Stress is not the same as a sudden panic attack, according to Marla Ahlgrimm.
Q: What is a panic attack and how can I know the difference between that and stress?
Marla Ahlgrimm: While it’s possible that a panic attack is related to stress, a true attack is a sudden episode of concentrated fear that can last from just a few minutes to almost half an hour. Unlike sudden bursts of stress, someone experiencing a panic attack has more difficulty processing logical thoughts to calm down.
Q: What are the stages of a panic attack?
Marla Ahlgrimm: A panic attack usually plays out in three stages. First, without warning, an outside trigger will send an alarm to your brain that indicates something is wrong. Once the brain processes these feelings, the body chimes in with a physiologic response. These range from sweating and shaking to stomach discomfort and vertigo. The attack pinnacles with more severe physical and psychological responses.
Q: Why does a panic attack often feel like a heart attack?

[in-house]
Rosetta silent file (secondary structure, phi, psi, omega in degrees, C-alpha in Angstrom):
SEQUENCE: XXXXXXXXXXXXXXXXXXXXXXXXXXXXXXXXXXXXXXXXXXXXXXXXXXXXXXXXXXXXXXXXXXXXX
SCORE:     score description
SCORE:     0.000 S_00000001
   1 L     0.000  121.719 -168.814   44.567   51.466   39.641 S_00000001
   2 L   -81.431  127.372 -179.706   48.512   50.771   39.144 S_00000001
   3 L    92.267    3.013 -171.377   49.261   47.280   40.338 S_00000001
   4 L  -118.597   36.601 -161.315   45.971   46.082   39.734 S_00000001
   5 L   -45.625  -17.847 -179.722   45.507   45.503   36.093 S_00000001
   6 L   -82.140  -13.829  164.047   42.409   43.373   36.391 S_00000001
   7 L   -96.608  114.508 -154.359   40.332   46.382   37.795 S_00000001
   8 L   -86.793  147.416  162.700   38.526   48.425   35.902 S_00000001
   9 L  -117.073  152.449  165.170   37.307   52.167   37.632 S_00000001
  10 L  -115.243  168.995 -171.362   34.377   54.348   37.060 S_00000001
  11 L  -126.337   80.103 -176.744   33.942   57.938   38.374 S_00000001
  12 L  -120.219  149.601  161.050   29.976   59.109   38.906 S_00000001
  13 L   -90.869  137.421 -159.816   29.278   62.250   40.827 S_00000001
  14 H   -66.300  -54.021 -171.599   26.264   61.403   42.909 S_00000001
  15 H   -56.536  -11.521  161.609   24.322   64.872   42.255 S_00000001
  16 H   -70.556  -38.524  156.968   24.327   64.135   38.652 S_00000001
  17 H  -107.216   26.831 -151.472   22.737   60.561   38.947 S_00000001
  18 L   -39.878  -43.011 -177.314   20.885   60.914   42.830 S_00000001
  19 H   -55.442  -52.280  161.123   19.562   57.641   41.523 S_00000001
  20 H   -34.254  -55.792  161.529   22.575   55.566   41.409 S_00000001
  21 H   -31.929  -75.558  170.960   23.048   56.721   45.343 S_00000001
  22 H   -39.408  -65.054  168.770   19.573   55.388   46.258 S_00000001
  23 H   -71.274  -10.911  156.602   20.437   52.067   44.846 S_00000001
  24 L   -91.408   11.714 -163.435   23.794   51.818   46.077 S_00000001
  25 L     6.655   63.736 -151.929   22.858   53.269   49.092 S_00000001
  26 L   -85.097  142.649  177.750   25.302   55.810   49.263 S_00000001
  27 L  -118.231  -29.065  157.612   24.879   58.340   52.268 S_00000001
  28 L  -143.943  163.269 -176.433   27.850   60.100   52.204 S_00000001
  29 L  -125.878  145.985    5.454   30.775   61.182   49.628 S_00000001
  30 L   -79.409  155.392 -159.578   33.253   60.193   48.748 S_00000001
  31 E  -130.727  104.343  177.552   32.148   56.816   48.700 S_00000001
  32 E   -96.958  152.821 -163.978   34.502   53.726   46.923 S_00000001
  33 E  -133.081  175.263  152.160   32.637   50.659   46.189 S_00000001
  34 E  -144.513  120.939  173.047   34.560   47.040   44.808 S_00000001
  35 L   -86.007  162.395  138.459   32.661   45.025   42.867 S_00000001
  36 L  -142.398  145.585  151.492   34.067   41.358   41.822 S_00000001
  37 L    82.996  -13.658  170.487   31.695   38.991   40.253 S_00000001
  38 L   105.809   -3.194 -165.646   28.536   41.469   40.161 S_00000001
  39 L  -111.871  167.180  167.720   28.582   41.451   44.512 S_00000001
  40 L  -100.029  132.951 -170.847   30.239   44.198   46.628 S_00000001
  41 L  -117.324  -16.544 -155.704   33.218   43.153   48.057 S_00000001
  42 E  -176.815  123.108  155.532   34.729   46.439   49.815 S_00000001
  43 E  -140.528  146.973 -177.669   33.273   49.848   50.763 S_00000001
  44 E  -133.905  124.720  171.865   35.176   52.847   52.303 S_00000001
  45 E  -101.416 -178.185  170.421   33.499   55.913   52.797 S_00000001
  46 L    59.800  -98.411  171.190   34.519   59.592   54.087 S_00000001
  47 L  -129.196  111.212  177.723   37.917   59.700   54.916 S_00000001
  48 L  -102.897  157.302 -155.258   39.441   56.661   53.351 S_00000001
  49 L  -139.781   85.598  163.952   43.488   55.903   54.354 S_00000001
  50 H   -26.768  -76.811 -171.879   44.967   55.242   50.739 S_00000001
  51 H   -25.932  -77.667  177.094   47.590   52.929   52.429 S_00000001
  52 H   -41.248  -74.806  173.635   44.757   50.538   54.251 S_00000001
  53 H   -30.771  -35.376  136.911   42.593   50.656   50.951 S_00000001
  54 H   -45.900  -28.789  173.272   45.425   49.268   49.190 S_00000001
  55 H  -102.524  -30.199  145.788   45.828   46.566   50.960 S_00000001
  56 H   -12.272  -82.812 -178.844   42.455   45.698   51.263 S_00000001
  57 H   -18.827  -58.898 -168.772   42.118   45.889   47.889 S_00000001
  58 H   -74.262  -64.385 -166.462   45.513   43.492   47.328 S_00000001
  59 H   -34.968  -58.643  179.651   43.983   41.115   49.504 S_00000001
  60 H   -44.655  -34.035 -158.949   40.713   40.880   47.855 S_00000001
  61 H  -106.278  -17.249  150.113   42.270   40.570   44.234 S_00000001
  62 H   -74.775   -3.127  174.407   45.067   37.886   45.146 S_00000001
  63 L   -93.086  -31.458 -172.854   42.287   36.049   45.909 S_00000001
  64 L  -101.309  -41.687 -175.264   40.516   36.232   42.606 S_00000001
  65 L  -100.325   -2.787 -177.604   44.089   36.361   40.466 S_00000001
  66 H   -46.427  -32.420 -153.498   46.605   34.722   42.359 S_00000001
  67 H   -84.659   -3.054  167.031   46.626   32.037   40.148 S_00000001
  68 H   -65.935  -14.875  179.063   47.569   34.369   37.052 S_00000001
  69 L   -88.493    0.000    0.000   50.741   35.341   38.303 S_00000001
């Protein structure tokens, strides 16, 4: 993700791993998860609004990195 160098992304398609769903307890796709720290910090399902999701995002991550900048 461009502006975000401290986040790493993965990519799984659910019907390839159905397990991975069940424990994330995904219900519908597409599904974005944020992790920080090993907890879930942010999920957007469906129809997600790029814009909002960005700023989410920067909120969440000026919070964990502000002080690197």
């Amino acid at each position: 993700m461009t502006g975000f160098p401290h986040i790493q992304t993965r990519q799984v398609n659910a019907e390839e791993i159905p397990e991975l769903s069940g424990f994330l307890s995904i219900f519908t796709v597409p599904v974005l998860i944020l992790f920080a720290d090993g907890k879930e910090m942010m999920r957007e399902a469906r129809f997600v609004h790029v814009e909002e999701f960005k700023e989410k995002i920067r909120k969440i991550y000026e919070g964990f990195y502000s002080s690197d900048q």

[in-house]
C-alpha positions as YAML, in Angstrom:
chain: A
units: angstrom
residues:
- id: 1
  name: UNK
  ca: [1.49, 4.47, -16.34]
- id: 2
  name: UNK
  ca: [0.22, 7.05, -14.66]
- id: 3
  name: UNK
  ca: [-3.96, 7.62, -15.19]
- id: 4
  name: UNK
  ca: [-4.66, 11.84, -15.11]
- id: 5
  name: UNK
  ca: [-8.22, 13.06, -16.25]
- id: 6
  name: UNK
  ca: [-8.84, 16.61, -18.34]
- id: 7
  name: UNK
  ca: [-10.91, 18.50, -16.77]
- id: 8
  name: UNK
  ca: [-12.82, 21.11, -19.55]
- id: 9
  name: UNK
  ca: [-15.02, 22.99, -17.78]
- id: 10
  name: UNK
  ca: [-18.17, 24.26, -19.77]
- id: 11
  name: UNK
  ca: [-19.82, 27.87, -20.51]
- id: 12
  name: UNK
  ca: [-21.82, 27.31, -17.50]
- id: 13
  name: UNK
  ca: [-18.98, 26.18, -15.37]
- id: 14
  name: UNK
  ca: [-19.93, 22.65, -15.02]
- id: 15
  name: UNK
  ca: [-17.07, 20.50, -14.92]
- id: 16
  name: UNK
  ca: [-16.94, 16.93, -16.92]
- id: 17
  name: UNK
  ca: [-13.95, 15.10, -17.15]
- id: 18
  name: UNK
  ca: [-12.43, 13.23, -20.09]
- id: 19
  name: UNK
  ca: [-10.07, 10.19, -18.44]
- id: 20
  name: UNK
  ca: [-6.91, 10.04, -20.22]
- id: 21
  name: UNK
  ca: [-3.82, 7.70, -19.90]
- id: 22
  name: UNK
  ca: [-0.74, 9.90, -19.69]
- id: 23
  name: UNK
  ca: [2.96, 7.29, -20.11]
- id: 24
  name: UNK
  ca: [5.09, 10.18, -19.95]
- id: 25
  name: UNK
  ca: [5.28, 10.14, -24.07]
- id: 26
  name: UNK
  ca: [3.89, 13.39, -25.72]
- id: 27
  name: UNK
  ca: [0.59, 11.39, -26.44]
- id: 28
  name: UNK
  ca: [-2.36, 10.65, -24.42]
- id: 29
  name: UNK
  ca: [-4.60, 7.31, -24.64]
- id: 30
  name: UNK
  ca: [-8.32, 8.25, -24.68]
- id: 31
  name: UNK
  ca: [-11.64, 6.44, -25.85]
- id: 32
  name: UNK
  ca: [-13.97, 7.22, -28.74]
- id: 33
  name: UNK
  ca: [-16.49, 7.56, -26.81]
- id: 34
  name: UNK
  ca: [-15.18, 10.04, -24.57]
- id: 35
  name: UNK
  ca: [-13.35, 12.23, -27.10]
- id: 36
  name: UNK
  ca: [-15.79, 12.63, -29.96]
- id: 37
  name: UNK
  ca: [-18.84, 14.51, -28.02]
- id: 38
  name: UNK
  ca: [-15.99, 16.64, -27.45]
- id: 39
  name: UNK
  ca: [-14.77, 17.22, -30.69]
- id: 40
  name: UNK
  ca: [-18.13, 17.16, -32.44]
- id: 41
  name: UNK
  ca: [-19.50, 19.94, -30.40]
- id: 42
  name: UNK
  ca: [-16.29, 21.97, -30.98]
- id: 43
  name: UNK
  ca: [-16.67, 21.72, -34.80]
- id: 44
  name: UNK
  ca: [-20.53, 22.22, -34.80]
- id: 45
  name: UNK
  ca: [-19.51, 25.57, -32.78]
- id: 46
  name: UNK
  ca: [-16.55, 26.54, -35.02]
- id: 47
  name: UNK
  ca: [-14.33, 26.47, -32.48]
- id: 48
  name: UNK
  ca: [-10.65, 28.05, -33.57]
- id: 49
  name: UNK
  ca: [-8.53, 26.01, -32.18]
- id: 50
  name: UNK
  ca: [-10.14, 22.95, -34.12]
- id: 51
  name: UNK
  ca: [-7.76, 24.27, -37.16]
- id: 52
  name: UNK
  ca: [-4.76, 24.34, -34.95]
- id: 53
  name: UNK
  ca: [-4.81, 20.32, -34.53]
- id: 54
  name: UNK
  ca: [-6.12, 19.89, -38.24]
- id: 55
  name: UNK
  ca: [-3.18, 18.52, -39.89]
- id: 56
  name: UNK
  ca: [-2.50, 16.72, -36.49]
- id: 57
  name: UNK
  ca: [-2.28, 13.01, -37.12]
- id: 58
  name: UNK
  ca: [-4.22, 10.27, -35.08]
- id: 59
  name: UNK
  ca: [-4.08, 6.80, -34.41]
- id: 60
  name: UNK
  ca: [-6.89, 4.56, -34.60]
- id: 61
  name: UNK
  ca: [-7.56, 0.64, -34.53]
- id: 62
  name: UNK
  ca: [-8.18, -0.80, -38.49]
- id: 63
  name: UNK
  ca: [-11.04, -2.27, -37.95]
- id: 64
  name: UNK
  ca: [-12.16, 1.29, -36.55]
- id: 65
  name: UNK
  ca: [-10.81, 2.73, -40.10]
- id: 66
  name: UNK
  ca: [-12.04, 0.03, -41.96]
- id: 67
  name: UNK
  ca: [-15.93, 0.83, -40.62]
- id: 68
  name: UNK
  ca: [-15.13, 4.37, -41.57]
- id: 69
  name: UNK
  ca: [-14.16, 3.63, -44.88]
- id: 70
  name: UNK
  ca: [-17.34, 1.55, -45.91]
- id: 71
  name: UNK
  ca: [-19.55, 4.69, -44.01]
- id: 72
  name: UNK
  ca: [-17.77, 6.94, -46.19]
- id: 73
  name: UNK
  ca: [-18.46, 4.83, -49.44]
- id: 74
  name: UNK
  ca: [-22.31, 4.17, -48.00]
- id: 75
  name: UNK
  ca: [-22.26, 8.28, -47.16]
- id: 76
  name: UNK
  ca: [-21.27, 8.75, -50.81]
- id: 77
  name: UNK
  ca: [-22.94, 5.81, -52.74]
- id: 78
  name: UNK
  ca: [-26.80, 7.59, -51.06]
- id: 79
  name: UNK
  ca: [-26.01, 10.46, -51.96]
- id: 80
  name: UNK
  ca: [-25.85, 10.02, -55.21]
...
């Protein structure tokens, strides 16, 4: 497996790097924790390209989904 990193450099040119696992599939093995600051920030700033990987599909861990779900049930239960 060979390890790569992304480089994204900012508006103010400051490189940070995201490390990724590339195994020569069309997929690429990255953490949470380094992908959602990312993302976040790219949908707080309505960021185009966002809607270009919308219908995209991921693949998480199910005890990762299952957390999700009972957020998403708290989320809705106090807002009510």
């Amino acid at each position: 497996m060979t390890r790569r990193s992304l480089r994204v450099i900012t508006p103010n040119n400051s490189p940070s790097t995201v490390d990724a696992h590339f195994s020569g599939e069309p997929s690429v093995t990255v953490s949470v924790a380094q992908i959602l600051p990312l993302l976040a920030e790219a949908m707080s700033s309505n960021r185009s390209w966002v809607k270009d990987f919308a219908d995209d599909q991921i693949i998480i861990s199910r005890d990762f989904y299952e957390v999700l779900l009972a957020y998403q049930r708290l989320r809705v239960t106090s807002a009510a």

Marla Ahlgrimm: The body’s response to a panic attack is the same as when under periods of extreme duress (car wreck, imminent physical harm). The heart rate may increase, intensifying the fear. A heavy heart rate along with sweaty palms and shortness of breath may very well feel like a heart attack to the person experiencing these symptoms. Fortunately, there are usually no long-term side effects to having a panic attack which is good news to those who believe they’re experiencing a more life threatening event like a heart attack.
Q: Is it possible to calm myself down during a panic attack?
Marla Ahlgrimm: Though it may seem impossible at the time, you can bring yourself out of a panic attack. One of the most important things is to simply breathe. Focus on your breaths. Really take the time to listen and feel the airflow. This will distract your mind long enough to get a grip on what’s happening.